Early databases available for the PC market were simple two-dimensional solutions and were essentially designed as a record-keeping system. However, when computing power increased, the advent of the relational database became an affordable option. Applying the rules proposed by Edgar Codd, the Database Management System (DBMS) became a reality, with products such as dBase being widely implemented in the desktop market.
You could make money doing something you love (or like [or maybe not so much but just really good at]). It's great to see a spreadsheet come together, and usually a lot better than what you originally envisioned. Especially when the dang thing works.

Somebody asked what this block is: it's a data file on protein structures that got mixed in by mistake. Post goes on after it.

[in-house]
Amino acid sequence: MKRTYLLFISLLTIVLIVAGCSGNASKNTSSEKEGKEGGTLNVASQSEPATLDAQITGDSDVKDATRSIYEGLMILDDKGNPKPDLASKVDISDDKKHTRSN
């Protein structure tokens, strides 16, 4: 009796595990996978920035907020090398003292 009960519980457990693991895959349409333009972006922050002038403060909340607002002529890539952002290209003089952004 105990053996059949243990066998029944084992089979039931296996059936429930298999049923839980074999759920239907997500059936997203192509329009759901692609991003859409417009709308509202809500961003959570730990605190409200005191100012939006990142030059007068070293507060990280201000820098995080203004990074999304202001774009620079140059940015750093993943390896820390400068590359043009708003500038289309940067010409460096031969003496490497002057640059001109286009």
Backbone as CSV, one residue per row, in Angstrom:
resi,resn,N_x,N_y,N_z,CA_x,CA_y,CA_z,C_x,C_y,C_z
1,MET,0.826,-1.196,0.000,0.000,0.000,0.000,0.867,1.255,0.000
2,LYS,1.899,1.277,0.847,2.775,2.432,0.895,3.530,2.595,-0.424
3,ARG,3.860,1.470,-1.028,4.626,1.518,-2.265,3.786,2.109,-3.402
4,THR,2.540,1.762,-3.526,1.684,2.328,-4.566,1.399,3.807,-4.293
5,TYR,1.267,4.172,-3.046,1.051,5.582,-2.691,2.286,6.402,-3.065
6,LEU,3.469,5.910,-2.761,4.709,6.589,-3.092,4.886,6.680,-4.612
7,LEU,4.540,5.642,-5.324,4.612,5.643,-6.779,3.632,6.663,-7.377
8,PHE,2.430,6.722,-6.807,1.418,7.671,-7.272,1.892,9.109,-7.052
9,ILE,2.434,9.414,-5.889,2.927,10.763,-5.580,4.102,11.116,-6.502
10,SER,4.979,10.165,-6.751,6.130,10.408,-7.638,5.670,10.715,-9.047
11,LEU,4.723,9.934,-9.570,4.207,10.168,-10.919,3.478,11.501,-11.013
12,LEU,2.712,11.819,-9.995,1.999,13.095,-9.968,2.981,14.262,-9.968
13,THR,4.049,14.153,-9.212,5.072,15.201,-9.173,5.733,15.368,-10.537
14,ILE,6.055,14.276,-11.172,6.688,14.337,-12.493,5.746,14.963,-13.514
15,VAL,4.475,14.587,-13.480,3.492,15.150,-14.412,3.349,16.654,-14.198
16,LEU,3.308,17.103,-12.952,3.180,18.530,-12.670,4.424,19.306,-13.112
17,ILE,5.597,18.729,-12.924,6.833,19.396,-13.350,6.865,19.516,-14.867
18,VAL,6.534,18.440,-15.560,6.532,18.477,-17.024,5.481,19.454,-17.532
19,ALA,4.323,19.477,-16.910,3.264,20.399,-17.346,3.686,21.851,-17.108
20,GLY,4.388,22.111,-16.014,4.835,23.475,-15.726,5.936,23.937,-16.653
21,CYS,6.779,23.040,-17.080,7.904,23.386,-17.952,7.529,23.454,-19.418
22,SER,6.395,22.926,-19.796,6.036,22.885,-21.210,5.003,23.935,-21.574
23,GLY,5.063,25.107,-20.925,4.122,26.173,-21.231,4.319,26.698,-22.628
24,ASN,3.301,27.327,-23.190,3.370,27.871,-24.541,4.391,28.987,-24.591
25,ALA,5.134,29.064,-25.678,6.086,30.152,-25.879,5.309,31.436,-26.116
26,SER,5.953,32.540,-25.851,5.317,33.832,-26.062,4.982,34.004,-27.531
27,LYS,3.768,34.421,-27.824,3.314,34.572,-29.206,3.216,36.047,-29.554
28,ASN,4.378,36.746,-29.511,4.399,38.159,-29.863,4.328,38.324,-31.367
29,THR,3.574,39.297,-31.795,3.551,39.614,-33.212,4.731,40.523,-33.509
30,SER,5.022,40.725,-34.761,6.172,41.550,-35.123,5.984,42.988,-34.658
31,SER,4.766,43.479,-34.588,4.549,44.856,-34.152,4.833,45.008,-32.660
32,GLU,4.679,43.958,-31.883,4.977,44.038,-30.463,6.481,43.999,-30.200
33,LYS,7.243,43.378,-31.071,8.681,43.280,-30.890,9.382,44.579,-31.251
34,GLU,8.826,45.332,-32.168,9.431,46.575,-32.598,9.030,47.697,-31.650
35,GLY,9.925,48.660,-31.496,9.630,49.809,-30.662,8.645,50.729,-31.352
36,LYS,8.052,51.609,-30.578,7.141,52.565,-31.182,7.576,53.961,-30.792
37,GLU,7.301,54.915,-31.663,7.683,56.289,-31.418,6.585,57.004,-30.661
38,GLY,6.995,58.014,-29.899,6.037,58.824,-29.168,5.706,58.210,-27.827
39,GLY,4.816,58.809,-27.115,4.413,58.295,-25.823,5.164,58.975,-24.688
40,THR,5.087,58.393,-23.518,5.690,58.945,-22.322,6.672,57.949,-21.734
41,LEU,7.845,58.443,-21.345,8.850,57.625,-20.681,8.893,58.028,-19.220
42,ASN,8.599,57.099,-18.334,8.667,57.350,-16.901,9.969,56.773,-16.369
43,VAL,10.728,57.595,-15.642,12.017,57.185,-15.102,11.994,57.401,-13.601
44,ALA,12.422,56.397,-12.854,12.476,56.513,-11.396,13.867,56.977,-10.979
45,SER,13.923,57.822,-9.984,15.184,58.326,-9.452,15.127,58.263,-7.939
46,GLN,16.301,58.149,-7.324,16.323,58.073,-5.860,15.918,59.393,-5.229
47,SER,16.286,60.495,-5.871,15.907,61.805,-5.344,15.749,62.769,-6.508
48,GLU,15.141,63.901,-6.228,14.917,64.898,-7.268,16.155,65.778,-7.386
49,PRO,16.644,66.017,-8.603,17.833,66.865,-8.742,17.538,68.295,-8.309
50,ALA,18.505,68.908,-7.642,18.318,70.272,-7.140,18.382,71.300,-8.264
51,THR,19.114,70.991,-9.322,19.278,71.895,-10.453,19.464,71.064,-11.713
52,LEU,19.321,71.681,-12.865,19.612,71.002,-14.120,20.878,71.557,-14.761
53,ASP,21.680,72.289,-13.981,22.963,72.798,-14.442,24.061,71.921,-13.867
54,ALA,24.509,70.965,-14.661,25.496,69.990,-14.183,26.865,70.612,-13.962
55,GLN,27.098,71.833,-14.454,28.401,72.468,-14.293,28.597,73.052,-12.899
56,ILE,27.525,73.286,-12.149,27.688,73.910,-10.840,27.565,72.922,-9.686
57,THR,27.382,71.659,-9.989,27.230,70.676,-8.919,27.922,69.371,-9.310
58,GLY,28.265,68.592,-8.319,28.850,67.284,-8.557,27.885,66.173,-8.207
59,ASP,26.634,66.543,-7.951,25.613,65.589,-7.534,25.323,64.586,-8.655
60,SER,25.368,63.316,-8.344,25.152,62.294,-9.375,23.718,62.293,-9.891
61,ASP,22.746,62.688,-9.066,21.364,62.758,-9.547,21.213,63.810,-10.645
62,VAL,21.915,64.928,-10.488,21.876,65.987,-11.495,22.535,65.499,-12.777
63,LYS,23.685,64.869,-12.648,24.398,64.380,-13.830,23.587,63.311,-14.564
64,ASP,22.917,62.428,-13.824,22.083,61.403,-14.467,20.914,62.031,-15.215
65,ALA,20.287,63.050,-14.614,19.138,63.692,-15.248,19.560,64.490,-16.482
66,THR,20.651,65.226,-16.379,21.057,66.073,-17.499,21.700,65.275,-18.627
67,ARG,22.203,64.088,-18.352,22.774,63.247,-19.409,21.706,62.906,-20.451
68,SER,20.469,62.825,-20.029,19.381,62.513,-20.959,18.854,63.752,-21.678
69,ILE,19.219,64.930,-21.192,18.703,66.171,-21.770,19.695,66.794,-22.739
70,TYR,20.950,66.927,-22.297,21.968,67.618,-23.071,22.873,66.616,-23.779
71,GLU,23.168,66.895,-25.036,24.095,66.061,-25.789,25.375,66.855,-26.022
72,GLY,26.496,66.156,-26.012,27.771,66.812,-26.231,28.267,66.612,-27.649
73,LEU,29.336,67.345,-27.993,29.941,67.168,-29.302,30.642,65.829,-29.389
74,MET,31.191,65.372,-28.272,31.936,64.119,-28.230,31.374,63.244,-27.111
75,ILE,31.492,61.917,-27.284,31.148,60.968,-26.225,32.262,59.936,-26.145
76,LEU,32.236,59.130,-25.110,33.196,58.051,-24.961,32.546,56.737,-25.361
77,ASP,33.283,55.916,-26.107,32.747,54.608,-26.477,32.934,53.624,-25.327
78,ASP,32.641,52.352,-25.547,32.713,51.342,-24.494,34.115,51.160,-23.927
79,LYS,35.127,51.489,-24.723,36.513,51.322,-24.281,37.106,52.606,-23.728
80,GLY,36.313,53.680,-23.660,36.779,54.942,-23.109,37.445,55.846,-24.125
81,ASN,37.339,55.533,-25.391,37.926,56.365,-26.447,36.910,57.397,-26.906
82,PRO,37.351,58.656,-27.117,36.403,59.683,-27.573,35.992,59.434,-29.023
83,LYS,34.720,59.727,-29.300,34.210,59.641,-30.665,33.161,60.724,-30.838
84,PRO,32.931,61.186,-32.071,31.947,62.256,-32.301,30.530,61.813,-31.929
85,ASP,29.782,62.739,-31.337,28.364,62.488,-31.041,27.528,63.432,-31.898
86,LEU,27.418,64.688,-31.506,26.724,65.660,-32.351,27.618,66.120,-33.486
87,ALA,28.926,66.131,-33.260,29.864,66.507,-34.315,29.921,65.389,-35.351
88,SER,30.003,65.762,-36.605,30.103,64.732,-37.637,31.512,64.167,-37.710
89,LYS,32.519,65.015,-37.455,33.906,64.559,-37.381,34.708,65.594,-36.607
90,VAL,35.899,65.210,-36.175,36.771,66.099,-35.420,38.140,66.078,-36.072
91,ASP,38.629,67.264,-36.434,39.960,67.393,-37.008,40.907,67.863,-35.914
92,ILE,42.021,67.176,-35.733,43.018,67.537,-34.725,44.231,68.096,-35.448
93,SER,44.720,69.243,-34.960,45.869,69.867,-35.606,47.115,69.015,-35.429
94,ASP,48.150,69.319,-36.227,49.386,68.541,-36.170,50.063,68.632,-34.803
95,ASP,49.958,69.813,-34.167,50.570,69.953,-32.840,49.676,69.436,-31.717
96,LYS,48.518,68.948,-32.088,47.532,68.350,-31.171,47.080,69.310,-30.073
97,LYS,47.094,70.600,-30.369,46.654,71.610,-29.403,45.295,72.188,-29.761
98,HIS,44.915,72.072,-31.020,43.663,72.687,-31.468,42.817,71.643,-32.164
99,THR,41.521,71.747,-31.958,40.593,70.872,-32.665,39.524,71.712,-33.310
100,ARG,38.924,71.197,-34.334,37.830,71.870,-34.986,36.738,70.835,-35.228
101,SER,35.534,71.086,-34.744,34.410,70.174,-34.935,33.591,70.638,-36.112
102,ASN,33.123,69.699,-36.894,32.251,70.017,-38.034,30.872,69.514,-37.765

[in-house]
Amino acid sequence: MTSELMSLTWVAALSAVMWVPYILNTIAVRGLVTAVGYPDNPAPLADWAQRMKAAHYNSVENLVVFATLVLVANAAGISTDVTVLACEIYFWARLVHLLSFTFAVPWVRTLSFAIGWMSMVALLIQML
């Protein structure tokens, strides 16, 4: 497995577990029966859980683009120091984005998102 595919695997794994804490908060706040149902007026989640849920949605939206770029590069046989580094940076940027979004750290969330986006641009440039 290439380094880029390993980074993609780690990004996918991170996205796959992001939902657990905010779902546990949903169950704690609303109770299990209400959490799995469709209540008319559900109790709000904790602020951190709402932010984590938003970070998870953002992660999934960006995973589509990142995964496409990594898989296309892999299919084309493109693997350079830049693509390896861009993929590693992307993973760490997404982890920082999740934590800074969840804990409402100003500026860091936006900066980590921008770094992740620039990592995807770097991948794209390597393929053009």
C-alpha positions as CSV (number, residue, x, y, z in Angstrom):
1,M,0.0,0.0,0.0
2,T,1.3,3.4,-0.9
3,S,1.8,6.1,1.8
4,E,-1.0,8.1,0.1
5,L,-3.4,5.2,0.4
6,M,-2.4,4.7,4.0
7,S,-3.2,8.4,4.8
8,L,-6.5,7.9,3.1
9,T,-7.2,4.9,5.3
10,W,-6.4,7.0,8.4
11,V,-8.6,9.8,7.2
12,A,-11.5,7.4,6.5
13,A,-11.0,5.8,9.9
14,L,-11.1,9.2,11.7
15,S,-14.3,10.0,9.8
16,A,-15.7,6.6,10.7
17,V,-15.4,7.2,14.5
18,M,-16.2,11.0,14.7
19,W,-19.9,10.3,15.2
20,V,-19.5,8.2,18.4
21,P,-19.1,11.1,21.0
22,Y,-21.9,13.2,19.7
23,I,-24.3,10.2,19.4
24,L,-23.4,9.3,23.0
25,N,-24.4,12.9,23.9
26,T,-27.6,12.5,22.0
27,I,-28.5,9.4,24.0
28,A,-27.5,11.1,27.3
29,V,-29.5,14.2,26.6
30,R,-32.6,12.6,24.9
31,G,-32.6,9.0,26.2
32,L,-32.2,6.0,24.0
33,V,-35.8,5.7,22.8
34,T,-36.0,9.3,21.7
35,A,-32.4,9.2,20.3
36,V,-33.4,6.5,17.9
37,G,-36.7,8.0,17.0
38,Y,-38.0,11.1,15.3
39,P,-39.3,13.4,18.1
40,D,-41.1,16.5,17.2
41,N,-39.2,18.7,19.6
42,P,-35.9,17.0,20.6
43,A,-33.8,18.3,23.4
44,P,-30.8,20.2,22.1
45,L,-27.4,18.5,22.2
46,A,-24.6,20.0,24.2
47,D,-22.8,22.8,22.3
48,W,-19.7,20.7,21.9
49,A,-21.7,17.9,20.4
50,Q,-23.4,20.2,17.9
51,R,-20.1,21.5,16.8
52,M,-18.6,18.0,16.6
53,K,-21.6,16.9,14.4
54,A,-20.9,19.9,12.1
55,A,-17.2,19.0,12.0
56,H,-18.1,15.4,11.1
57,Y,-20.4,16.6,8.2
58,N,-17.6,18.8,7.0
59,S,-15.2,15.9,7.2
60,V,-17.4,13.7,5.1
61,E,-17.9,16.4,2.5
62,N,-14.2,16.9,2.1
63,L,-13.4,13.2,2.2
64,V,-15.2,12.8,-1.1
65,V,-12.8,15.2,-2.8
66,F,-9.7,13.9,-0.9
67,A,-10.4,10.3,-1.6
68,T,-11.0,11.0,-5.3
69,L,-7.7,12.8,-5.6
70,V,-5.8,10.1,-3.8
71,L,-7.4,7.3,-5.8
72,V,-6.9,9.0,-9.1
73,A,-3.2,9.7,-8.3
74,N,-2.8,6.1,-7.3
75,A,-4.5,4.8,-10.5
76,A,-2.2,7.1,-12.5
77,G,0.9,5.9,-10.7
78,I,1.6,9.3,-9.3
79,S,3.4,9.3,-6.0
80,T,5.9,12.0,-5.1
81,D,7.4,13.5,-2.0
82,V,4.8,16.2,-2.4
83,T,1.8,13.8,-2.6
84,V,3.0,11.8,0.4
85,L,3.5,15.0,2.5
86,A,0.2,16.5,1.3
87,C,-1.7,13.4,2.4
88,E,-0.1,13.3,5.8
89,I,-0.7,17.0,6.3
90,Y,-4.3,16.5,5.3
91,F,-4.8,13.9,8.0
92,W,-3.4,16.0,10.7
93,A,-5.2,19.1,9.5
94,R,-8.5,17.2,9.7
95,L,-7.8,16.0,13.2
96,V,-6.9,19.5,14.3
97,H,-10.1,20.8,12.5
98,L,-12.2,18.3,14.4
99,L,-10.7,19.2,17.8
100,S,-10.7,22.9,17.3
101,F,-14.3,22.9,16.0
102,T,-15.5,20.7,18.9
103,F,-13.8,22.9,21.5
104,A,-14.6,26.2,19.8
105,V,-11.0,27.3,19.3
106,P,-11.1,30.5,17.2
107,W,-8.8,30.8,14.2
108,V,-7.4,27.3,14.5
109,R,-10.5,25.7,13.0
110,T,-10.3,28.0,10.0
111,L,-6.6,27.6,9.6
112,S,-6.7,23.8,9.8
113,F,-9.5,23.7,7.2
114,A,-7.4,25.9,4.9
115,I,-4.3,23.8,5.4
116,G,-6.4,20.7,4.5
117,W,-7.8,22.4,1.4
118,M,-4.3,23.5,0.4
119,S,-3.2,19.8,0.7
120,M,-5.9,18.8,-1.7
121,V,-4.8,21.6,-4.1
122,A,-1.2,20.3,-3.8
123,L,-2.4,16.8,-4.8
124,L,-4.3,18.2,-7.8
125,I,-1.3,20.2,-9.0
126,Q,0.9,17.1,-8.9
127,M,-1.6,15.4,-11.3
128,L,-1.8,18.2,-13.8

Over time, the spreadsheet grew into what we see today, in the form of Microsoft Excel and a number of similar products on the market. The power of the spreadsheet has grown almost exponentially, allowing the user to create customised formulae, charts, pivots and so on. Worksheets can be linked and updated automatically.
A winning spreadsheet could make you a fortune. If you could effectively identify what many people want and are willing to pay for, and can make your spreadsheet easily accessible, you could be cashing checks for the rest of your life.